Cabin bags.  That was to be my original subject of choice for this week and, believe me, it is a grower!  Not merely an unremarkable piece of hand luggage, its presence is a bona fide dipstick in terms of social fluidity.  In short, Thursday in Edinburgh heralds the invasion of the cabin bag.  Meantime, in Newcastle?  It’s like searching for intelligent life!  The migratory habits of the cabin bag – a subject worthy of research for the future, methinks.  Well, in light of the existence of David Beckham Studies, anything is possible.
Somehow the cabin bag was superceded by the cover letter, something which has provoked debate in our house in recent weeks.  Together with the age-old curriculum vitae, the cover letter seems to have adopted a life of its own; its own persona.   Why should I be surprised?  The level of importance now afforded to both serves only to enable increased anonymity in a world in which social interaction has become dependent on the microchip.  Does that person behind that cv or impressive cover letter really exist?  There is scope for so much exaggeration; so many untruths too time-consuming to question.  At the same time, there is ample scope for the authentic to slip between the lines. 
Remember that piece of homework one couldn’t do at school, or that essay on Bert & Russell (in joke, sorry!) that was proving too time-consuming at uni?  Cue that more diligent, responsible friend always willing to save the day.  Now, there is a plethora of professionals only too willing to take one’s money in exchange for turning one’s cv into that worthy of a future Nobel Prize winner; there is a wealth of material available providing the invaluable pointers necessary for that winning cover letter but … what happens if that person in print is called upon to make a personal appearance?  All too easy to be fluent in five languages – on paper – but, when faced with a multi-national interview panel, Google Translate is just not going to cut it!
On the other side of the spectrum, there may be those with a conscience whose qualifications actually pertain to them; whose employment history is not a work of fiction.  Those who struggle to blow their own trumpet yet are more than worthy and capable.  For every student who performs well under exam conditions, there will be one whose nerves get the better of him/her belying both his/her intelligence and hard work.  It doesn’t seem fair but, then, life is anything but fair.  Sadly, I fear the job application process seems to favour ambition and self-promotion over honesty.  The credence afforded the increasingly elaborate curriculum vitae and lengthy cover letter only lends itself to the very same.  Survival of the fittest, it is no wonder bullying in the workplace is rife.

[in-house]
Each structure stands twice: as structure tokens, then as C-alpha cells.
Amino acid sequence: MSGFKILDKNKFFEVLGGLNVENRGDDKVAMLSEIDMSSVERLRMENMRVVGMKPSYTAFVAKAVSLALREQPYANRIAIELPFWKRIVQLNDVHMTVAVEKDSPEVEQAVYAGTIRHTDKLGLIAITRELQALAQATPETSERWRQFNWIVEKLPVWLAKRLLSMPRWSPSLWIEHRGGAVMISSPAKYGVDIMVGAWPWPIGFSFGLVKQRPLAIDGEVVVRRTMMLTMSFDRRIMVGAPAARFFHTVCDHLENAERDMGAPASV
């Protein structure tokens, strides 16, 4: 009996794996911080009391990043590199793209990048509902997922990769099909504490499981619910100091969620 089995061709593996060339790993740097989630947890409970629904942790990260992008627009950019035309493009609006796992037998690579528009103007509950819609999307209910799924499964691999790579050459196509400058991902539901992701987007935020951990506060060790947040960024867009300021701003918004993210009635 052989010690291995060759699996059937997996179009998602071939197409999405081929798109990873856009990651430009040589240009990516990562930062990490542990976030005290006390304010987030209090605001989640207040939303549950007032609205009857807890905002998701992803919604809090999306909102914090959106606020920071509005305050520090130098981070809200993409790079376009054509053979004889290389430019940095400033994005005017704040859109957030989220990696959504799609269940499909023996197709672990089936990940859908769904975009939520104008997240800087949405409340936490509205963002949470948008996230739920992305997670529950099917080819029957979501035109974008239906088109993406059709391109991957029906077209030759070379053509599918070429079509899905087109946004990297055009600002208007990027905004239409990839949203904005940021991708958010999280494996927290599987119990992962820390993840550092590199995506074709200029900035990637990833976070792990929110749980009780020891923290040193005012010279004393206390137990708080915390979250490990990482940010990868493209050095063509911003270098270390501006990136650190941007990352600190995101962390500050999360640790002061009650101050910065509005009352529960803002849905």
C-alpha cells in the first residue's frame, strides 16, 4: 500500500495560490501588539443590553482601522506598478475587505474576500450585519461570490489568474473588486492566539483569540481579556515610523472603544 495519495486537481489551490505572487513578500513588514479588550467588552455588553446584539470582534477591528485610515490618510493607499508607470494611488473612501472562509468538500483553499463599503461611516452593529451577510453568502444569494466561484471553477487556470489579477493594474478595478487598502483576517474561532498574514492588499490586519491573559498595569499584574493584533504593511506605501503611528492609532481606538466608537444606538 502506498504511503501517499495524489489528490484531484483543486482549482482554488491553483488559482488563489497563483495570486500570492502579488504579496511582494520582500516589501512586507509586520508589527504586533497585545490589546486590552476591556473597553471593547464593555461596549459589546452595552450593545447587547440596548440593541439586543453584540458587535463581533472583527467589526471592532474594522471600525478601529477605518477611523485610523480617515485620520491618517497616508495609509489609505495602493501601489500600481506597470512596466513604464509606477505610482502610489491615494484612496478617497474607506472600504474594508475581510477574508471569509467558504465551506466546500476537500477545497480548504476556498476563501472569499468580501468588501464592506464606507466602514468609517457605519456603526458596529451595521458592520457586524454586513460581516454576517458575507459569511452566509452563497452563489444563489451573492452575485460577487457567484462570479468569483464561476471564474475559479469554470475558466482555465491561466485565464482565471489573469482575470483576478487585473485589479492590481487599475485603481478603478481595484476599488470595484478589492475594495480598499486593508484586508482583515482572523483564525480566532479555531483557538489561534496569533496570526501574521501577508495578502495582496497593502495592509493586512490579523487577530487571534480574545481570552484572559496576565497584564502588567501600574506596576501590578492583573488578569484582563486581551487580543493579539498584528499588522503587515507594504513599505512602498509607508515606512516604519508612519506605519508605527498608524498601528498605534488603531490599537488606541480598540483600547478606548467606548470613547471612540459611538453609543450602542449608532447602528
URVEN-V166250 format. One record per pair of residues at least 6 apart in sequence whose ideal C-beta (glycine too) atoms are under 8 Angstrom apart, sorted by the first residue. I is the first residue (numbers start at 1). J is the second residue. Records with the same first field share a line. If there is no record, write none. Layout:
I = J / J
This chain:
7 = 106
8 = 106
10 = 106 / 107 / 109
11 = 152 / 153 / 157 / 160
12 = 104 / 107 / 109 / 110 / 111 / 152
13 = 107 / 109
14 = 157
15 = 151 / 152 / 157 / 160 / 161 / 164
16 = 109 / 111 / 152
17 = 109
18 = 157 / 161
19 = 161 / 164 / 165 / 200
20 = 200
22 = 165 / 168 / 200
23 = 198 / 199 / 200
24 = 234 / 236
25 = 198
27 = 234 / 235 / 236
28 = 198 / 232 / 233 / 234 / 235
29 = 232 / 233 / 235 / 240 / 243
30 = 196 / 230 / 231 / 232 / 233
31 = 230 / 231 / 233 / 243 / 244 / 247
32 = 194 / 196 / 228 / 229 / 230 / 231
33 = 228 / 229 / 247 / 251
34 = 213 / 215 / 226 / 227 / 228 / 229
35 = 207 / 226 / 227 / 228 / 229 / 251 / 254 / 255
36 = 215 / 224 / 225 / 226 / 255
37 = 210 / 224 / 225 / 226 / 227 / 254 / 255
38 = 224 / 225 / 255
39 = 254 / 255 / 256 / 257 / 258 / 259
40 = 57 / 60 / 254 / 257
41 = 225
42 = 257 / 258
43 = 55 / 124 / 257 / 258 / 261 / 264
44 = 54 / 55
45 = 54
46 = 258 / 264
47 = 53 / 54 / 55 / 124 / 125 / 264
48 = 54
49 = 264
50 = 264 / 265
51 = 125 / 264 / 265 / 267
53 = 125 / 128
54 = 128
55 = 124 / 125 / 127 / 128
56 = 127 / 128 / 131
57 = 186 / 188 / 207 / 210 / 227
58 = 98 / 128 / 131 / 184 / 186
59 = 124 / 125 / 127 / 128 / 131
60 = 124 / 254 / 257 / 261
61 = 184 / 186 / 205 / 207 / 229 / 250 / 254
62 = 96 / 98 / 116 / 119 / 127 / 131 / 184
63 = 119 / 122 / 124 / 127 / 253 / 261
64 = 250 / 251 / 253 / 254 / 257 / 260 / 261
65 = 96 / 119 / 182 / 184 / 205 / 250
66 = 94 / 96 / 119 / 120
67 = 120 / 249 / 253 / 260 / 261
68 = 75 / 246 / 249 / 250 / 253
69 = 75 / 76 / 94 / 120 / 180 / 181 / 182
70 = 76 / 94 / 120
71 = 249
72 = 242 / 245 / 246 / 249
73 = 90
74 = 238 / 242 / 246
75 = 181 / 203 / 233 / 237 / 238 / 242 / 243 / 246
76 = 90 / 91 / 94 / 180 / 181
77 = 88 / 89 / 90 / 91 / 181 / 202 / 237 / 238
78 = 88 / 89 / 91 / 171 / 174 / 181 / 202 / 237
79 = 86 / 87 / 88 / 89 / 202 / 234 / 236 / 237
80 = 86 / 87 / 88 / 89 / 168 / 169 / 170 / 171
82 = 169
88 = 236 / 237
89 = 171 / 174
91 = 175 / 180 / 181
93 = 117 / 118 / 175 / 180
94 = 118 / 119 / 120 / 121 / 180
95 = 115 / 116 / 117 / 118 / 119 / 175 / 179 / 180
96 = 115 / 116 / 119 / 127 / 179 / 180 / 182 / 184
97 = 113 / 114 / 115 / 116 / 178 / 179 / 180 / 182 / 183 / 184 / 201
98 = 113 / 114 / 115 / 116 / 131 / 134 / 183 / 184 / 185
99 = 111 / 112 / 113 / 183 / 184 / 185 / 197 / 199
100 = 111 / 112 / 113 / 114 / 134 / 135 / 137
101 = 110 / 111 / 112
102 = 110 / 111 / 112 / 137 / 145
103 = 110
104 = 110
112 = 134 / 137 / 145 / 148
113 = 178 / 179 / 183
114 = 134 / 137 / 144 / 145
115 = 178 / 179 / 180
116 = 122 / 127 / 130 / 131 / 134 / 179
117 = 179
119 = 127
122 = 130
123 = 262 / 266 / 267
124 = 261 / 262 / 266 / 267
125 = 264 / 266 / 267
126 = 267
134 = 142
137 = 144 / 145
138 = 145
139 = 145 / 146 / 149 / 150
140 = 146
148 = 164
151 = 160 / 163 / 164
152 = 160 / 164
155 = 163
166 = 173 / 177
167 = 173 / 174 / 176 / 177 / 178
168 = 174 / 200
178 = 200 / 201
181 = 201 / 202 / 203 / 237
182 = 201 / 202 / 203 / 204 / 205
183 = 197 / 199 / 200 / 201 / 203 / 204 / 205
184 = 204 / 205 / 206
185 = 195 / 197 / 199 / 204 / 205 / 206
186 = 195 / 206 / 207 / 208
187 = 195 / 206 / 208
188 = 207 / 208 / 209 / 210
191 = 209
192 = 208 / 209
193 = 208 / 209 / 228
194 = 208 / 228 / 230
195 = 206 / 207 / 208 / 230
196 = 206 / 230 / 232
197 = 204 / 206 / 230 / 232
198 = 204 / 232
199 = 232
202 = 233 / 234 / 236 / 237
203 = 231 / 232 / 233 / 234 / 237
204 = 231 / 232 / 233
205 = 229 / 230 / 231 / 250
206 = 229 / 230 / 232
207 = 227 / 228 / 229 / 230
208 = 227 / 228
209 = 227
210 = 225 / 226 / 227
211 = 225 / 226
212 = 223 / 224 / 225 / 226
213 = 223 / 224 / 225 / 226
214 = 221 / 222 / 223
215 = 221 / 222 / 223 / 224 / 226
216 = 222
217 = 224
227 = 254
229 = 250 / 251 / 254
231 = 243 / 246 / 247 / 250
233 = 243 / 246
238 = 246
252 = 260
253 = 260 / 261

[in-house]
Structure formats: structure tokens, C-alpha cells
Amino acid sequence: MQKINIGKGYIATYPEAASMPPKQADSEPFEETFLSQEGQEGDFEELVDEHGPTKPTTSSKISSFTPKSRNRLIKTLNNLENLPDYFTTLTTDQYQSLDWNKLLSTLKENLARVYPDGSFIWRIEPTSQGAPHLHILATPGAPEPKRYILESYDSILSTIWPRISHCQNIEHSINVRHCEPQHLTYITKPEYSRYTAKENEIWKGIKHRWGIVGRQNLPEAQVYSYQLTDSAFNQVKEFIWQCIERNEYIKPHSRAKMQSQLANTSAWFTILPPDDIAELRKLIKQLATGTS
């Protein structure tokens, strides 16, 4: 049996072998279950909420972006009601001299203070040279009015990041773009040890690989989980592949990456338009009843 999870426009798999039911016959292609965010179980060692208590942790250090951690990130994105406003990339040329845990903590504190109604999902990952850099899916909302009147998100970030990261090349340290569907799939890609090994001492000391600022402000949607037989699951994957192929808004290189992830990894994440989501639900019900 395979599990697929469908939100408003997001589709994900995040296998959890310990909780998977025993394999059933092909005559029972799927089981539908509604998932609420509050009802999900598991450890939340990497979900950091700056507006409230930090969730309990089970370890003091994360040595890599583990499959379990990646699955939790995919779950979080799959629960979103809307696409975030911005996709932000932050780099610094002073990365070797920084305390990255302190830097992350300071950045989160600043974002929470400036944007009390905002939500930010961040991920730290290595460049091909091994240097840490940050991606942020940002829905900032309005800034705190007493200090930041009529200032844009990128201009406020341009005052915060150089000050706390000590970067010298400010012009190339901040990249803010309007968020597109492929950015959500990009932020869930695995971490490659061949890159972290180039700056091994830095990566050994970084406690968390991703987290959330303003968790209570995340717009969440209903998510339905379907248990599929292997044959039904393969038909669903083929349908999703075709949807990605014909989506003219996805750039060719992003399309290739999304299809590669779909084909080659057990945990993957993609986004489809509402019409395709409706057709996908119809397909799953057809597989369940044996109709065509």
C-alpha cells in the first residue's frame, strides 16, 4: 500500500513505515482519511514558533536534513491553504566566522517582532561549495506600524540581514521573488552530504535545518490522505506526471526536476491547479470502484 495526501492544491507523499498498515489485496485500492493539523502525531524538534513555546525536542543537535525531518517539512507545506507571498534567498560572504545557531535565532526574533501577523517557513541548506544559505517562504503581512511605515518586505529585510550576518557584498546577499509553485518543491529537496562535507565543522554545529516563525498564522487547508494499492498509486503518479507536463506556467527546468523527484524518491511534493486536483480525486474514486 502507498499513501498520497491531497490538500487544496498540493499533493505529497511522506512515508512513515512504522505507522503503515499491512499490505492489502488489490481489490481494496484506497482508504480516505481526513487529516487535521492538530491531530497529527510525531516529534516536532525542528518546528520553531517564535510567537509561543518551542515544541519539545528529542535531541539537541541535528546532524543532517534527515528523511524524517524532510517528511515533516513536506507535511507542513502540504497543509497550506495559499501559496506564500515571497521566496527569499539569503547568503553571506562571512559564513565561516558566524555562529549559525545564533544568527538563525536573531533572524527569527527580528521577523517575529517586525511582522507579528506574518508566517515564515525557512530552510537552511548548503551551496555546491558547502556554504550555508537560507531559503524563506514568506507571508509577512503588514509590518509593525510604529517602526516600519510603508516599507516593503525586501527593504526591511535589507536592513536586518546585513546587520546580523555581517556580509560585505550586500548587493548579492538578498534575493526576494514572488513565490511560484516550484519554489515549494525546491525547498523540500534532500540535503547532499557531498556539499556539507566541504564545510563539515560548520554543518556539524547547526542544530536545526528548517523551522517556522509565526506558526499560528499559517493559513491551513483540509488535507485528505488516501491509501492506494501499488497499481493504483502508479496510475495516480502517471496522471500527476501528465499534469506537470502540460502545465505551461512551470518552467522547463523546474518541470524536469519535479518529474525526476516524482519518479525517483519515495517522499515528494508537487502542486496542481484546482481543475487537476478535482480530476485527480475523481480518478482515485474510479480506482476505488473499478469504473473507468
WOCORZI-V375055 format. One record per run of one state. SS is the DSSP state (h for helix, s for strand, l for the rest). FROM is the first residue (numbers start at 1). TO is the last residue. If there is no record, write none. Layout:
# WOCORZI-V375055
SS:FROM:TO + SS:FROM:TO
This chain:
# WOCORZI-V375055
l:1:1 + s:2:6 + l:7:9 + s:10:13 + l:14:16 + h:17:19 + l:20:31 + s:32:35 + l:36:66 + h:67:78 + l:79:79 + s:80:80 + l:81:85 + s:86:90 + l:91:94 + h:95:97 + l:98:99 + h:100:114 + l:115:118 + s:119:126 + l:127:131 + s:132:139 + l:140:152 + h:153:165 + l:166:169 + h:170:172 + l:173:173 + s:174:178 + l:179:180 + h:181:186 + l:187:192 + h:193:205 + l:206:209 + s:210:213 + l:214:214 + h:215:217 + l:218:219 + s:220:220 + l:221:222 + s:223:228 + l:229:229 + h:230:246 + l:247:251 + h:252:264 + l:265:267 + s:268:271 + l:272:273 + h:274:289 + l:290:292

Can one glean character or personality from a cv or cover letter?  Is the actual person of any relevance any more?  Perhaps not.  Perhaps that would explain the urgency to develop robots capable of performing every task known to man.  Who needs a doctor with a bedside manner?  Should it be enough that he/she endured years of study and successfully acquired the relevant qualifications whilst, in reality, he/she is a bookworm devoid of any compassion for the patient? 
I have met several.  No matter that the successful applicant for that HR position has a glowing cv but, in actual fact, is socially inept and incapable of working in a team.  That in print affords a hiding place; a certain degree of anonymity.  It cannot, or never should take precedence over the person; living, breathing and a product of his/her upbringing, the palette is multi-hued.  Words on paper are black and white.
There is a common theme inherent in my posts; a once three-dimensional world now devoid of colour.  The individual is, by definition, non-conformist but to conform, now, is everything; all consuming.  Jobs are secured, more or less, on paper and the actual person is all but irrelevant.  I should know.  Never career driven, I was happy to be at home with my children and do not regret that decision for one minute – merely the fact that I didn’t check, in advance, that my husband shared the same moral code!  Suffice to say, I am left with a significant gap in my employment history and would never claim to be computer literate.  My advocate famously referred to me as being, on paper, a ‘woman in her fifties with no skills’! I do, however, have a brain and a wealth of life experience ensuring people skills in abundance, the ability to learn and, above all, common sense.  Can the same be said of a robot – or many of the successful job applicants of today who boast IT skills as opposed to those required – and many learnt – in nurturing the next generation?
While Becca’s cover letters may be pages long expanding, in detail, on her curriculum vitae, they are in stark contrast to mine – a couple of paragraphs covering the reasons for my application, believed suitability for the post and attaching my cv.  In other words, sufficient information to warrant an interview – or not.  That’s how it used to be; that’s how it should be.  There is so much more to be gleaned between the lines.  Nobody deserves to be reduced to the shorthand of a curriculum vitae and the accompanying cover letter.  Perhaps, however, a lack of time – and human understanding – now prohibits any redress?  More’s the pity.
Exhaustion and the advancing hour lead me to leave you with a totally unrelated quote from Toff in the latest episode of Made in Chelsea.  Just happening to be in the room whilst Becca was watching it – engrossed in some literary work – it made me smile.  Might just use it in the future to wriggle out of some unwelcome invitation!
‘Sorry, I can’t make it.  I am tortoise sitting for a neighbour.’
The updated version of  ‘I’m washing my hair.’  Thank God for that.  I was running out of shampoo!
This is Trish, signing off.